It was the  first time I was traveling to Islamabad with British Airways. After the recent few horrendous trips with Pakistan International Airlines (which involved leaking toilet and a steward spilling yoghurt all over my husband amongst other interesting events on board), I was excited at the prospect of a direct flight with an airline that seemed a bit more promising when it came to the passenger’s comfort. I was 7 hours into the journey, reflecting with pleasure that BA was in deed the right choice, when the pilot announced we will be circling around Islamabad airport as we are waiting for the fog to clear, so that we can land safely. An hour into our rounds in the Pakistani airspace, I started getting a bit worried. My husband was waiting for me at the airport and I was meant to help his sister get ready for her wedding which was taking place that same day in the evening. Her marriage was the sole reason I was traveling to Pakistan for just 5 days in the first place and suddenly my attendance was starting to become uncertain. I went to ask the flight attendants what was happening, hoping that perhaps they would redirect us to the old Islamabad airport in Rawalpindi or reroute us to Karachi or Lahore, which although inconvenient, would have allowed me to still make it to the wedding. Unfortunately it was not meant to be –  a blond lady in the BA uniform informed me that  the BA are not allowed to land at any of the other Pakistani airports due to safety reasons and the pilot is speaking to the neighbouring countries to seek someone who would allow us to land. They considered taking us to Delhi, but apparently India refused to accept a plane full of Pakistani citizens, so the search continued. In the meantime we were beginning to run out of fuel.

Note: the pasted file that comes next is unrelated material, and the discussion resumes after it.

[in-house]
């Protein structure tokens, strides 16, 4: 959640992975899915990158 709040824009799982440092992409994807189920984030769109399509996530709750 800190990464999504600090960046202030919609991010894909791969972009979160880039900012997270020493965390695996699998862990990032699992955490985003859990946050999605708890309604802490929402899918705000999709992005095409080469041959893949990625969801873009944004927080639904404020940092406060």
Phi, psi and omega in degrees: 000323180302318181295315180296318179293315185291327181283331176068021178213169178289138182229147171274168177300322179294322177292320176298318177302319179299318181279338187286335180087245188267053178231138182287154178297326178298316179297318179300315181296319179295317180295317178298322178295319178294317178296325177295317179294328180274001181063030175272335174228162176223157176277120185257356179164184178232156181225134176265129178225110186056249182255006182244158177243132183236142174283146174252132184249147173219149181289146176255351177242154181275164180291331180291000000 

Foggy winter morning

The pilot had to make a quick decision. “We are flying to Azerbaijan” he announced. Azerbaijan…the country that’s nearly 4 hours away from Pakistan. The country with no direct flights to Islamabad…I burst into tears.